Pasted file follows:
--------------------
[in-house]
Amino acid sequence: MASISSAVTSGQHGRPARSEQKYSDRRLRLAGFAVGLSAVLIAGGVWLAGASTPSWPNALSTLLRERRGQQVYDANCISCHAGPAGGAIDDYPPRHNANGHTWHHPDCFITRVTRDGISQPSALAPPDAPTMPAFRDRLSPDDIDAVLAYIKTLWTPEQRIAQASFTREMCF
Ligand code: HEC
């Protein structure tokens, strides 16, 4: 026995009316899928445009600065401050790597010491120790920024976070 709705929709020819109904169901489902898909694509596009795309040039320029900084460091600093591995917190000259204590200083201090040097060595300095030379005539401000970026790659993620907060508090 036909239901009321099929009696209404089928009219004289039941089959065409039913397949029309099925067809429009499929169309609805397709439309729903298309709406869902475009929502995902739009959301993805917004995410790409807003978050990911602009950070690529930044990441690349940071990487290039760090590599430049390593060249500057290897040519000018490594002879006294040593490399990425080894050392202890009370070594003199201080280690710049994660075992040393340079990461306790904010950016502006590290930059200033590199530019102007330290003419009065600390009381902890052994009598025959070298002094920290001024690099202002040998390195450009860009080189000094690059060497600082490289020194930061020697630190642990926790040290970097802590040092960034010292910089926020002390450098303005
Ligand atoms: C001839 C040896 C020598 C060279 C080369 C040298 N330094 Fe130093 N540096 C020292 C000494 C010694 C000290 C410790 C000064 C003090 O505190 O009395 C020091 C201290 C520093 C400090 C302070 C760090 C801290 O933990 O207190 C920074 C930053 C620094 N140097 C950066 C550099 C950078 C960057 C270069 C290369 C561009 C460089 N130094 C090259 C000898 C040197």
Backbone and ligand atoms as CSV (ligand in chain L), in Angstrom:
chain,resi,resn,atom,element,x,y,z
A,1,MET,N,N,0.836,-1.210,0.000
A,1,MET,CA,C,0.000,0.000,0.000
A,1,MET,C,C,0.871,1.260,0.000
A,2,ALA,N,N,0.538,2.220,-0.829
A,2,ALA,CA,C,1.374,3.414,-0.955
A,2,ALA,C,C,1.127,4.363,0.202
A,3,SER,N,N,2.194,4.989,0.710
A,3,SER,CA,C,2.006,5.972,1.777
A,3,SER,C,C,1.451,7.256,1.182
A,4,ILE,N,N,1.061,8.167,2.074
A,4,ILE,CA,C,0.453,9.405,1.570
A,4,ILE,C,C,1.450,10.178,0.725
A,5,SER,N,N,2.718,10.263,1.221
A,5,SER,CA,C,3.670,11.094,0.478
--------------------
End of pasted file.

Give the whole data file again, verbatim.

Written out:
[in-house]
Amino acid sequence: MASISSAVTSGQHGRPARSEQKYSDRRLRLAGFAVGLSAVLIAGGVWLAGASTPSWPNALSTLLRERRGQQVYDANCISCHAGPAGGAIDDYPPRHNANGHTWHHPDCFITRVTRDGISQPSALAPPDAPTMPAFRDRLSPDDIDAVLAYIKTLWTPEQRIAQASFTREMCF
Ligand code: HEC
């Protein structure tokens, strides 16, 4: 026995009316899928445009600065401050790597010491120790920024976070 709705929709020819109904169901489902898909694509596009795309040039320029900084460091600093591995917190000259204590200083201090040097060595300095030379005539401000970026790659993620907060508090 036909239901009321099929009696209404089928009219004289039941089959065409039913397949029309099925067809429009499929169309609805397709439309729903298309709406869902475009929502995902739009959301993805917004995410790409807003978050990911602009950070690529930044990441690349940071990487290039760090590599430049390593060249500057290897040519000018490594002879006294040593490399990425080894050392202890009370070594003199201080280690710049994660075992040393340079990461306790904010950016502006590290930059200033590199530019102007330290003419009065600390009381902890052994009598025959070298002094920290001024690099202002040998390195450009860009080189000094690059060497600082490289020194930061020697630190642990926790040290970097802590040092960034010292910089926020002390450098303005
Ligand atoms: C001839 C040896 C020598 C060279 C080369 C040298 N330094 Fe130093 N540096 C020292 C000494 C010694 C000290 C410790 C000064 C003090 O505190 O009395 C020091 C201290 C520093 C400090 C302070 C760090 C801290 O933990 O207190 C920074 C930053 C620094 N140097 C950066 C550099 C950078 C960057 C270069 C290369 C561009 C460089 N130094 C090259 C000898 C040197």
Backbone and ligand atoms as CSV (ligand in chain L), in Angstrom:
chain,resi,resn,atom,element,x,y,z
A,1,MET,N,N,0.836,-1.210,0.000
A,1,MET,CA,C,0.000,0.000,0.000
A,1,MET,C,C,0.871,1.260,0.000
A,2,ALA,N,N,0.538,2.220,-0.829
A,2,ALA,CA,C,1.374,3.414,-0.955
A,2,ALA,C,C,1.127,4.363,0.202
A,3,SER,N,N,2.194,4.989,0.710
A,3,SER,CA,C,2.006,5.972,1.777
A,3,SER,C,C,1.451,7.256,1.182
A,4,ILE,N,N,1.061,8.167,2.074
A,4,ILE,CA,C,0.453,9.405,1.570
A,4,ILE,C,C,1.450,10.178,0.725
A,5,SER,N,N,2.718,10.263,1.221
A,5,SER,CA,C,3.670,11.094,0.478